A senior Egyptian official admitted that female protesters in Tahrir Square were subjected to "virginity tests" during the January and February protests earlier this year, as a measure of punishment and warning. Women arrested during the protests were subject to beatings, electric shocks, strip searches, and forced to submit to the invasive "virginity searches" as a means, said one Egyptian general, of preventing female protesters from making fake rape claims. The anonymous official was typically objectively minded: "The girls who were detained were not like your daughter or mine," he said. "These were girls who had camped out in tents with male protesters in Tahrir Square, and we found in the tents Molotov cocktails and (drugs) ... We didn't want them to say we had sexually assaulted or raped them, so we wanted to prove that they weren't virgins in the first place," he continued. "None of them were (virgins)."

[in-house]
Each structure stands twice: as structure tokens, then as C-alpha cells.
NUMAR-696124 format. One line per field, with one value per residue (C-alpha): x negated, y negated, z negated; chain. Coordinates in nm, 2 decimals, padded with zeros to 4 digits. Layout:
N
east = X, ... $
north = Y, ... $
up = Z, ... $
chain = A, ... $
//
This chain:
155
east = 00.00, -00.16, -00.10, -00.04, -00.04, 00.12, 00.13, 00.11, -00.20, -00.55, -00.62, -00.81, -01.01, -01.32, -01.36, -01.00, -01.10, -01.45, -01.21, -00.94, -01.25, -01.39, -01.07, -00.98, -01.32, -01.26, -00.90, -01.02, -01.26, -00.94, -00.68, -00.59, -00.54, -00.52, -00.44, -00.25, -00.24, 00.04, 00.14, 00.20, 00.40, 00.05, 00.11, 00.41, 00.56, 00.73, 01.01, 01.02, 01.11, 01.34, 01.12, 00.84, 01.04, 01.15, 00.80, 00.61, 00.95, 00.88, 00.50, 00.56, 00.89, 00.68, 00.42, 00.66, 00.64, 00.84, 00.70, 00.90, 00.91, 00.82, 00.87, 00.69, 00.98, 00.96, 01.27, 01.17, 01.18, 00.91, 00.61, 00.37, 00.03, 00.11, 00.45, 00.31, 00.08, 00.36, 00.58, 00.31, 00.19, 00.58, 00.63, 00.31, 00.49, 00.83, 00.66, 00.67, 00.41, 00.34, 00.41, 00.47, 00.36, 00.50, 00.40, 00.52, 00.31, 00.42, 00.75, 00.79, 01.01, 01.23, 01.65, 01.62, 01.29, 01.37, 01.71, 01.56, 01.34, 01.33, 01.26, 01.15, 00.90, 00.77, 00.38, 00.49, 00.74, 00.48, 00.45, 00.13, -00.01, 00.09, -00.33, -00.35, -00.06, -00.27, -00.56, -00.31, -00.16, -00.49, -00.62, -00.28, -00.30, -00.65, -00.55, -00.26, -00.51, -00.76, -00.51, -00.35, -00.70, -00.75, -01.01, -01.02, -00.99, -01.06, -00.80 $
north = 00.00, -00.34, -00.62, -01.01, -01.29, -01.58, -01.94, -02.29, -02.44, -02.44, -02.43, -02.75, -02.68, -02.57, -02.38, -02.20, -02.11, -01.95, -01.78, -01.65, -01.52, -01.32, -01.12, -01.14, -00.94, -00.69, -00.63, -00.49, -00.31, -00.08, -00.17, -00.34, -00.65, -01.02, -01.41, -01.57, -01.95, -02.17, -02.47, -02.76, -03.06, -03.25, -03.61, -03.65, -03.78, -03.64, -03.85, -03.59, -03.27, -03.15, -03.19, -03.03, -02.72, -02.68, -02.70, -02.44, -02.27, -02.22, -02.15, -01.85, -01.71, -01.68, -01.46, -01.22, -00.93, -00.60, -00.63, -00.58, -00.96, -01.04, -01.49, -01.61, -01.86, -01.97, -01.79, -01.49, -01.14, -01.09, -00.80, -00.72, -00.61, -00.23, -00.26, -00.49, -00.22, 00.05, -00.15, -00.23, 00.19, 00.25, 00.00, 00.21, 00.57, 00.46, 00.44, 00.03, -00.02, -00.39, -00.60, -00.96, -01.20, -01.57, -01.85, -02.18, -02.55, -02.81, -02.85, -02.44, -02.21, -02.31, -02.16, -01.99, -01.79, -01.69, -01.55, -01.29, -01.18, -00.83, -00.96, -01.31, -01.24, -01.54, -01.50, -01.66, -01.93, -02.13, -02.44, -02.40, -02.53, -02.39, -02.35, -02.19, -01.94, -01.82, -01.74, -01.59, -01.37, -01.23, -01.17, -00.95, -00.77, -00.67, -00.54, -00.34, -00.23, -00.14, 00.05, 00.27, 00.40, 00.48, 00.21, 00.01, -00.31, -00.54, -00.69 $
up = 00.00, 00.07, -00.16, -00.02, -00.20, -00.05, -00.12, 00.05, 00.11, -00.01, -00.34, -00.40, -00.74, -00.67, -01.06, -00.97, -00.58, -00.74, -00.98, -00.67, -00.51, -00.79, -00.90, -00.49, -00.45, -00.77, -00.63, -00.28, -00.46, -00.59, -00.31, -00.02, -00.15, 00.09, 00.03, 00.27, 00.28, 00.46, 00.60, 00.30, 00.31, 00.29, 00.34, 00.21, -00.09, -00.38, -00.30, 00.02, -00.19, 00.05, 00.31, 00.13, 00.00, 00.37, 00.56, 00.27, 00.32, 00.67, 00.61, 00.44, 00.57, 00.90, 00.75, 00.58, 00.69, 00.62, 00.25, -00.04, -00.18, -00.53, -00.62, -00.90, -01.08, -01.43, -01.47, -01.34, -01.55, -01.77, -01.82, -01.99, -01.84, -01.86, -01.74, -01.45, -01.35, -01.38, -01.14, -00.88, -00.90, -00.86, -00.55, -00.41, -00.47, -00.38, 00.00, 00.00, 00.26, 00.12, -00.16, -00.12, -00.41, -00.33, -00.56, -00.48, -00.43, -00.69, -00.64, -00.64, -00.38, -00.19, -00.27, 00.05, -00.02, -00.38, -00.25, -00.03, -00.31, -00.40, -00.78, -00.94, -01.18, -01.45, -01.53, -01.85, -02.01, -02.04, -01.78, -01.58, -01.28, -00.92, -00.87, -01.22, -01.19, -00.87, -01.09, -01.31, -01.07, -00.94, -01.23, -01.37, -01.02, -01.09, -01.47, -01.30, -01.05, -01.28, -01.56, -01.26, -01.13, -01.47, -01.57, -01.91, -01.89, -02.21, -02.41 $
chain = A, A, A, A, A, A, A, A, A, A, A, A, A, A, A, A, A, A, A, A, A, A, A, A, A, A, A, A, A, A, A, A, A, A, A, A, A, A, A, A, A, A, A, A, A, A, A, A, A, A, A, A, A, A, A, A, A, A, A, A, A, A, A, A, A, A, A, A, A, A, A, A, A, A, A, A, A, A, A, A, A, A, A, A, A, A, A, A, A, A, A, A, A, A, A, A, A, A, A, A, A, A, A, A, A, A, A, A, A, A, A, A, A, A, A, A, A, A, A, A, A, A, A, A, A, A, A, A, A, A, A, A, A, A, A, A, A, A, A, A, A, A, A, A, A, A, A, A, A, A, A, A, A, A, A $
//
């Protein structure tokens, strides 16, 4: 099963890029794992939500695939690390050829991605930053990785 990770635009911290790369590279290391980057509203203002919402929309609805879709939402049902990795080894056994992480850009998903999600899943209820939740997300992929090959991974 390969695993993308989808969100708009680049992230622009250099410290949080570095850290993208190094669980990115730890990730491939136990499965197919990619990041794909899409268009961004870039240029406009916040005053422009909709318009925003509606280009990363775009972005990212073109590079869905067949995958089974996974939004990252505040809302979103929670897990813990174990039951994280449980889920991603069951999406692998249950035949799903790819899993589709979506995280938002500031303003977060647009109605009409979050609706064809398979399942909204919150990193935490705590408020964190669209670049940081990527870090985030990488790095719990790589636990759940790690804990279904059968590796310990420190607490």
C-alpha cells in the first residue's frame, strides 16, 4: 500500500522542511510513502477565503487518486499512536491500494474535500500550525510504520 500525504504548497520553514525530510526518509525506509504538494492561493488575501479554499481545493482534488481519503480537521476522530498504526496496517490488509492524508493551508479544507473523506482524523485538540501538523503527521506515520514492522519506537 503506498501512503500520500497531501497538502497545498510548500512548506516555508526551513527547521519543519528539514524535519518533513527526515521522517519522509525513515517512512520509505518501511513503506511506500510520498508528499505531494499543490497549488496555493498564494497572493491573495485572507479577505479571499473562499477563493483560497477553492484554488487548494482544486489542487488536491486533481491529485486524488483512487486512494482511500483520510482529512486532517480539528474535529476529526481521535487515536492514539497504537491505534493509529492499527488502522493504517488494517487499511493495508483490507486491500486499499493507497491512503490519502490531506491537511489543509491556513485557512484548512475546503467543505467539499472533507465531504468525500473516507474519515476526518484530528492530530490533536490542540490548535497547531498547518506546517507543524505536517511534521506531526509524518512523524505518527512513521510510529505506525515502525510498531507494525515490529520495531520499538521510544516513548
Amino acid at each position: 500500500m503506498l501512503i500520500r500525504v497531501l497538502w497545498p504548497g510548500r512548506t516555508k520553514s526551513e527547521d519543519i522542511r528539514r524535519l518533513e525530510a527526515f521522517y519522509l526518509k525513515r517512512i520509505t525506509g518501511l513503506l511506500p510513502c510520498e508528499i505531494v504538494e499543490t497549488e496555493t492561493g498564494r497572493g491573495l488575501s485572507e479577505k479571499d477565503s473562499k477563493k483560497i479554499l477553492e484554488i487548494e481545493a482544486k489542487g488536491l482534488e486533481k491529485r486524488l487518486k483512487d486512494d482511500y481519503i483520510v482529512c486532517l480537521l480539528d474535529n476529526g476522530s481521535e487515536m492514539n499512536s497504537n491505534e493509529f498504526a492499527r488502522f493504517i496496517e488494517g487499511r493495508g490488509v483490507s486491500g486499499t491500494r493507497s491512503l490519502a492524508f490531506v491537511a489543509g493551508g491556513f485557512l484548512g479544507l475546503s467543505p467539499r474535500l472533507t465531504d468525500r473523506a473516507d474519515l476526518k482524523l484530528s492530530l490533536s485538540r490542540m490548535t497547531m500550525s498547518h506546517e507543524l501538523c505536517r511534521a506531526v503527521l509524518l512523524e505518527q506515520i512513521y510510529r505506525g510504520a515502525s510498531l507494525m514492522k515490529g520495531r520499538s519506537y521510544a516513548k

What does a "virginity test" look like? For Salwa Hosseini, a 20-year-old hairdresser, who experienced the treatment, it involved being shocked with a stun gun while being called a prostitute. "We did not agree for a male doctor to perform the test," she said. "I was going through a nervous breakdown at that moment," she recalled. "There was no one standing during the test, except for a woman and the male doctor. But several soldiers were standing behind us watching the backside of the bed. I think they had them standing there as witnesses."